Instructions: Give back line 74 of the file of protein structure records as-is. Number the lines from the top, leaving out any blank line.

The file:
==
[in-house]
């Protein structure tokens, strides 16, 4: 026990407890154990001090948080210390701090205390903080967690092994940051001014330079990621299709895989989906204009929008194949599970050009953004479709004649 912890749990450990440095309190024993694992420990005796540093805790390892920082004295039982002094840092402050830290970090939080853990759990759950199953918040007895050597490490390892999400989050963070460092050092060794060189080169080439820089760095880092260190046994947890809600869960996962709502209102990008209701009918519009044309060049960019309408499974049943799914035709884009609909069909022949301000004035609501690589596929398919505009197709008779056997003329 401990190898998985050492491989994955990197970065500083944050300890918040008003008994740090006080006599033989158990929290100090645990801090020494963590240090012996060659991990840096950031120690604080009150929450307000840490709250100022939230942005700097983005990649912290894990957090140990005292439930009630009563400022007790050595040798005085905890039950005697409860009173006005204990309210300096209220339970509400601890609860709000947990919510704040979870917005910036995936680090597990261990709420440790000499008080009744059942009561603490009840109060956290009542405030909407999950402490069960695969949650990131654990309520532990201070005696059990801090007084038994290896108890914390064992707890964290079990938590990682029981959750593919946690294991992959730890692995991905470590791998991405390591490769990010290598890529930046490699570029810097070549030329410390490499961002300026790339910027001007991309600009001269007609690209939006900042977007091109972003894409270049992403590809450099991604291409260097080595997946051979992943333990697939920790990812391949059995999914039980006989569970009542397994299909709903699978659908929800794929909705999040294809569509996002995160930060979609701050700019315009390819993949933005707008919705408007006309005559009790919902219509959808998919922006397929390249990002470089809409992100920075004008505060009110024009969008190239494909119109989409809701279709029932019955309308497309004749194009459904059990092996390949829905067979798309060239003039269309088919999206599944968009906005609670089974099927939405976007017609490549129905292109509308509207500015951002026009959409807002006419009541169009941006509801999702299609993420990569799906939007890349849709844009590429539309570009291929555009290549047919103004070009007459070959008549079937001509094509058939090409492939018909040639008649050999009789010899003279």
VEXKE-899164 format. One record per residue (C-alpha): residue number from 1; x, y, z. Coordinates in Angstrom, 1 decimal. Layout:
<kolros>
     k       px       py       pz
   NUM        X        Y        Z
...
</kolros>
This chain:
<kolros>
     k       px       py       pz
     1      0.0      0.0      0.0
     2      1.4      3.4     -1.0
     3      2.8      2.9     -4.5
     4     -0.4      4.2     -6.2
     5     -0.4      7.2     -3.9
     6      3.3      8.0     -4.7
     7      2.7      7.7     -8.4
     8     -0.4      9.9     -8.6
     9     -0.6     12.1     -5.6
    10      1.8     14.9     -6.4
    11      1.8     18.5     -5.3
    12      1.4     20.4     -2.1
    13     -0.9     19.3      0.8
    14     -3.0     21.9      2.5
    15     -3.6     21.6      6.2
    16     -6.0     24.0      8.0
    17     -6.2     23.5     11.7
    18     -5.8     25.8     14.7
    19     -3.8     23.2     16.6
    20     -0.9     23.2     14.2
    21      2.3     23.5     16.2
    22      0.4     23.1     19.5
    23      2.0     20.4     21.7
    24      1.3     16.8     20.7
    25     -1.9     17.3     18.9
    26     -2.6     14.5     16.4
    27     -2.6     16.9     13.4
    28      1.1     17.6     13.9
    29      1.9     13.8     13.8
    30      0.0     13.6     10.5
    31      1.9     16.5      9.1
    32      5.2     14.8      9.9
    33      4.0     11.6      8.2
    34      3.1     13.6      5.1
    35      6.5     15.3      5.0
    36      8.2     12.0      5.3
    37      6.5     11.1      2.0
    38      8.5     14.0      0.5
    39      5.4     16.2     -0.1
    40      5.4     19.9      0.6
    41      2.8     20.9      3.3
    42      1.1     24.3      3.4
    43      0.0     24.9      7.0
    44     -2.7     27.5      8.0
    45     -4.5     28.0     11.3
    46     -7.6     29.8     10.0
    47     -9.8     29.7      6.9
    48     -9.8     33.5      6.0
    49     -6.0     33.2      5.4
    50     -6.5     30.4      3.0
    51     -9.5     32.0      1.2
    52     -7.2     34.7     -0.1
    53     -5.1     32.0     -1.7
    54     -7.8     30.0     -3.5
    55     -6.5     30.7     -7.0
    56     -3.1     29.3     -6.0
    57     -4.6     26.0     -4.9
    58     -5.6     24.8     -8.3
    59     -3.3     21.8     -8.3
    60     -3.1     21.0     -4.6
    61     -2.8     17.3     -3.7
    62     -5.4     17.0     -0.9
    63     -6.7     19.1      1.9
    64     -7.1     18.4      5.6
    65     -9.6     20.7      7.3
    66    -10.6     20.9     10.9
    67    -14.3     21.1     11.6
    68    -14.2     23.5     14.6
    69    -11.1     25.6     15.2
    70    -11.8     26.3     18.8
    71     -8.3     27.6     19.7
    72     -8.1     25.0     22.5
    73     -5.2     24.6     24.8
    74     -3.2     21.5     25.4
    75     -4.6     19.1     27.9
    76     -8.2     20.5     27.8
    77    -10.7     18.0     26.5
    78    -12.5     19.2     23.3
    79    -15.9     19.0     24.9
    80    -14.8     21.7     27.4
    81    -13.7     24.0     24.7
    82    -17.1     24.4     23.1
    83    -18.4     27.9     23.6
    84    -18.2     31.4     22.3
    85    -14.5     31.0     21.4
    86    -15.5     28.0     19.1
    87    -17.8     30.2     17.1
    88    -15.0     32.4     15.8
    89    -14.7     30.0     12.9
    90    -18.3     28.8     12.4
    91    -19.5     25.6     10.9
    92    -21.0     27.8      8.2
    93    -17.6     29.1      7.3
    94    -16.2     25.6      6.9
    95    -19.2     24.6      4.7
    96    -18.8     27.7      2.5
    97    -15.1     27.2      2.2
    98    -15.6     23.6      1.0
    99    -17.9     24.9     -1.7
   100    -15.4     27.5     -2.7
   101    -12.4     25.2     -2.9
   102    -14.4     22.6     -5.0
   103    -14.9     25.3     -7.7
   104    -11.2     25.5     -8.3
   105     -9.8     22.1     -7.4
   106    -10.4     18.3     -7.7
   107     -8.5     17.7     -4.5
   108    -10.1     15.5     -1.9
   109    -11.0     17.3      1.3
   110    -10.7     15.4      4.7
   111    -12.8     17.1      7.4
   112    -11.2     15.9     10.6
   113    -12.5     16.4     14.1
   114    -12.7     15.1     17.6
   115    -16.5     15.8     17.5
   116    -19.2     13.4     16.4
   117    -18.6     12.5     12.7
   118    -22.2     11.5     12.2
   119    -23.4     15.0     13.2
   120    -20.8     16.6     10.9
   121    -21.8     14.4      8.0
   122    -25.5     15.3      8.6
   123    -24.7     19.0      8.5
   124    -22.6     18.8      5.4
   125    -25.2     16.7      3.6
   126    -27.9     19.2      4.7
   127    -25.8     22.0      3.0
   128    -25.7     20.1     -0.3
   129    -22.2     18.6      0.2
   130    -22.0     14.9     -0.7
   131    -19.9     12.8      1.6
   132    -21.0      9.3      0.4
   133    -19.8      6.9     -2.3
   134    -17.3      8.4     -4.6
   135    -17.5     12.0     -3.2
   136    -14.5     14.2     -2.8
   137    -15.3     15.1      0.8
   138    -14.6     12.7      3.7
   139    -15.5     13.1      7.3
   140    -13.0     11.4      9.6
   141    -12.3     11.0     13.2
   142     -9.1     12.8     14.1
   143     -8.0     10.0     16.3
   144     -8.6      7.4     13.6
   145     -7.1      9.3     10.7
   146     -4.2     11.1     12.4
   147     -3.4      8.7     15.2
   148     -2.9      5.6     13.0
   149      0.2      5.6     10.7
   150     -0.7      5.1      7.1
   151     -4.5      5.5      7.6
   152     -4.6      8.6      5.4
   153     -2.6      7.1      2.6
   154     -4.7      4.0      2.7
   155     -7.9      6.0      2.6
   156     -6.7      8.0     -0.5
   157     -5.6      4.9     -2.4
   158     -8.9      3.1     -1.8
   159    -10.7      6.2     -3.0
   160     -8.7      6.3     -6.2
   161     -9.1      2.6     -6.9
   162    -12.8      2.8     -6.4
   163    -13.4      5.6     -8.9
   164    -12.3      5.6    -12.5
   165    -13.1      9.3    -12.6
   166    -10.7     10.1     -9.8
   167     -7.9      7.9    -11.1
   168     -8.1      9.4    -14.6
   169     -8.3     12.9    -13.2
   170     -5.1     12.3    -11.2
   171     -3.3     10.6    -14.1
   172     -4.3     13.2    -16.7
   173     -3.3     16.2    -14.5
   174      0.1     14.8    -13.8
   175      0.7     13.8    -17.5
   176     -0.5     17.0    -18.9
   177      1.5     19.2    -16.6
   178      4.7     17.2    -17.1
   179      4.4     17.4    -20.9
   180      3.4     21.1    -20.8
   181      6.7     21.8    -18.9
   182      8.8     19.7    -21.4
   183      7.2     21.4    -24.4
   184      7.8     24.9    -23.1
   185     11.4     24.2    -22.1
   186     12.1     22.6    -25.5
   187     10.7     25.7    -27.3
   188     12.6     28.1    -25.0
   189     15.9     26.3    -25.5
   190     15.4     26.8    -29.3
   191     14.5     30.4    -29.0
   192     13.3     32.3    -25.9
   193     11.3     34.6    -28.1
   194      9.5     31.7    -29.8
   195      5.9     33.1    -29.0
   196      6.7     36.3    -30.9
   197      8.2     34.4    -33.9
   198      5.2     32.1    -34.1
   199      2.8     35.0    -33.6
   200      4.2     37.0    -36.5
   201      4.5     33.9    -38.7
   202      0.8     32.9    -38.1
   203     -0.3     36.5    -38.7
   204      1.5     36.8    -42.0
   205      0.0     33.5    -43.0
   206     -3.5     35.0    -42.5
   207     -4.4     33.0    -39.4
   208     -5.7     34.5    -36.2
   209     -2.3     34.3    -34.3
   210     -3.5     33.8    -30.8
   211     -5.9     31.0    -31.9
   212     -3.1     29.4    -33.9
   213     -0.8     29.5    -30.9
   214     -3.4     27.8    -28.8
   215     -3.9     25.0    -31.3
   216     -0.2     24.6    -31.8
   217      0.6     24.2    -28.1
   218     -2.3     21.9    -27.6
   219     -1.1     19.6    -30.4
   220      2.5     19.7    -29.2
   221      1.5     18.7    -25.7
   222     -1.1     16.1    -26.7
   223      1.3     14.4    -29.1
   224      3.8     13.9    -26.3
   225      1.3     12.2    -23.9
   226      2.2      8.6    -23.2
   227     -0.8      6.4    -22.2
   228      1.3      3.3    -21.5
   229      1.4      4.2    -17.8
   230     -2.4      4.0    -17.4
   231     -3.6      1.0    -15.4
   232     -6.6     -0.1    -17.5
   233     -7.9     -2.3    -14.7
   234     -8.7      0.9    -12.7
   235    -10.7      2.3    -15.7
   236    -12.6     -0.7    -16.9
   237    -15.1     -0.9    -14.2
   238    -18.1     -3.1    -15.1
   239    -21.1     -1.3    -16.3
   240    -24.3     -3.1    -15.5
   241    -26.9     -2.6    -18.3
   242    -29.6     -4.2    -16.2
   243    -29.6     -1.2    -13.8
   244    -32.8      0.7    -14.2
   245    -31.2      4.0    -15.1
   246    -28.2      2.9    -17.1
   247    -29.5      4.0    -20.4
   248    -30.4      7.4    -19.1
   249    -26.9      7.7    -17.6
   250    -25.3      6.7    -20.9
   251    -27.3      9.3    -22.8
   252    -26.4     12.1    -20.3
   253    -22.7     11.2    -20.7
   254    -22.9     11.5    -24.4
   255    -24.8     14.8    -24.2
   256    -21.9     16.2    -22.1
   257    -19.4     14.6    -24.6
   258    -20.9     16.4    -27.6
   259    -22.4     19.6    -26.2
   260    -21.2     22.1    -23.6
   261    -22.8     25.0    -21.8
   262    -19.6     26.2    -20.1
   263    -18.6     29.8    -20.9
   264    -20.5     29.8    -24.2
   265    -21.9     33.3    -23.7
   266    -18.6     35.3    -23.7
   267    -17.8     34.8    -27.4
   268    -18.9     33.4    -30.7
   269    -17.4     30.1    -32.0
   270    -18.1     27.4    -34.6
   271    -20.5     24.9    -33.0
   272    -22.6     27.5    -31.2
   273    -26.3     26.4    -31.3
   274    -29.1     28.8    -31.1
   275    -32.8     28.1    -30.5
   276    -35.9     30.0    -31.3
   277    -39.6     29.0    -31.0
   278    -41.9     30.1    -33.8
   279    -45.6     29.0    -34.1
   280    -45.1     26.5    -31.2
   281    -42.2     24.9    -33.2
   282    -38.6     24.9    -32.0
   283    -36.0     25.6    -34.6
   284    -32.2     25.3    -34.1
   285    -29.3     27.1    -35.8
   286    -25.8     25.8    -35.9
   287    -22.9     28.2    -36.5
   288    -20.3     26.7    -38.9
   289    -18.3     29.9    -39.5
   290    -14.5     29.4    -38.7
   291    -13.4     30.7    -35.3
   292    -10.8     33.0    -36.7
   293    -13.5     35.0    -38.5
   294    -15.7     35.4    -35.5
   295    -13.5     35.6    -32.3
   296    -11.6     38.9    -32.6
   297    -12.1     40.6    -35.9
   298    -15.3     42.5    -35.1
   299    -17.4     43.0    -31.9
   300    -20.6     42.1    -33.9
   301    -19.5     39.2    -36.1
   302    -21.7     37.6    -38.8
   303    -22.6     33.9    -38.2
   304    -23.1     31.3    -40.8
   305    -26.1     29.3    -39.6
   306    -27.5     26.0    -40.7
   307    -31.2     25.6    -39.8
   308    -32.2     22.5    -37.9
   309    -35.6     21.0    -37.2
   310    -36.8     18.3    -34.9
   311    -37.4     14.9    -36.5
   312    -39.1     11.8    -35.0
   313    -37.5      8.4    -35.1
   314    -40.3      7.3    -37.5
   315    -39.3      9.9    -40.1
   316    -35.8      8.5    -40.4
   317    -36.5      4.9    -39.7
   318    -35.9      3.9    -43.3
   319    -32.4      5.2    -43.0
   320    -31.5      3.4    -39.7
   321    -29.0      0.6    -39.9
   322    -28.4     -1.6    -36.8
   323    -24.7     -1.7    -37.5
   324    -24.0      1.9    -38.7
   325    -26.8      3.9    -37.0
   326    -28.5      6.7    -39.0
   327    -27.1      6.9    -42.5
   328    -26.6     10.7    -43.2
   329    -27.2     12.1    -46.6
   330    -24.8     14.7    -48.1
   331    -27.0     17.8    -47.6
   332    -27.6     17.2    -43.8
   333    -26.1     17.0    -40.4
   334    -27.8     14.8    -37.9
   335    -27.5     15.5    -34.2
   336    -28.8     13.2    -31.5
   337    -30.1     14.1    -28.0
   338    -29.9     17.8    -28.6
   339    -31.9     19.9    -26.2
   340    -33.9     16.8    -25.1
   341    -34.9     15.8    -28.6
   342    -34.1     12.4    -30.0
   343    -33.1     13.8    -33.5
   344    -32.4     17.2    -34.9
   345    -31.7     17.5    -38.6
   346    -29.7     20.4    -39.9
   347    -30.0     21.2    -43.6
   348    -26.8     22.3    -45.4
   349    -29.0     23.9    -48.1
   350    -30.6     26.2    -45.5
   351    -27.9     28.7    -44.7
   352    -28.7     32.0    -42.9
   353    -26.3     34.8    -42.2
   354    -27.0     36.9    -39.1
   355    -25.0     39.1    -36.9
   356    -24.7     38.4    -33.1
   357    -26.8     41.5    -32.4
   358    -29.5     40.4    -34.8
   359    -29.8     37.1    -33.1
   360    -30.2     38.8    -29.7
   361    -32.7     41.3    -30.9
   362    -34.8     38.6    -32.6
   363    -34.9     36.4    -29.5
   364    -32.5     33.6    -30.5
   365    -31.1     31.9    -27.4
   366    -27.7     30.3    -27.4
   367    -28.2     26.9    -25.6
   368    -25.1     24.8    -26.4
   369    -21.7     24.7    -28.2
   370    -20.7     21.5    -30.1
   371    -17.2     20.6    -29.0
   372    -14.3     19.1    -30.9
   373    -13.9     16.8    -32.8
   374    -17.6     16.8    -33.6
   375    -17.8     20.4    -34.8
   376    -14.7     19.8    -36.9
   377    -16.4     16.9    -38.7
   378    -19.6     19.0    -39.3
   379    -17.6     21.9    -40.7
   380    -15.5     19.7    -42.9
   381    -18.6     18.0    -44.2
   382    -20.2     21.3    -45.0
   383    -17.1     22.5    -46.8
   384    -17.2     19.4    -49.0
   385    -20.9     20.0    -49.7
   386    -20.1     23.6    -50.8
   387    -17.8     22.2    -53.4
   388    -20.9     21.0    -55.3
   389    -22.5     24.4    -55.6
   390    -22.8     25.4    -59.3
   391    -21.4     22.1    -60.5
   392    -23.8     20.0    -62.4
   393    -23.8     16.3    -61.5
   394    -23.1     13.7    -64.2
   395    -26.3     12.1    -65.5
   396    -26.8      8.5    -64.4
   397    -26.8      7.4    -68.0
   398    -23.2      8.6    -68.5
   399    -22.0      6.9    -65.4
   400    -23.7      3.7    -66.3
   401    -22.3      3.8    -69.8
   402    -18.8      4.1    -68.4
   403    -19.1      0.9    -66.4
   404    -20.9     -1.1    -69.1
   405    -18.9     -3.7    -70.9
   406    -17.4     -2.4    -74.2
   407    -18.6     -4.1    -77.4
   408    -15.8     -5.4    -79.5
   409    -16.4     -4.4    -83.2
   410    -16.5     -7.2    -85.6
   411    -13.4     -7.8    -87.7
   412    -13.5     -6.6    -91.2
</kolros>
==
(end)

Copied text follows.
    63     -6.7     19.1      1.9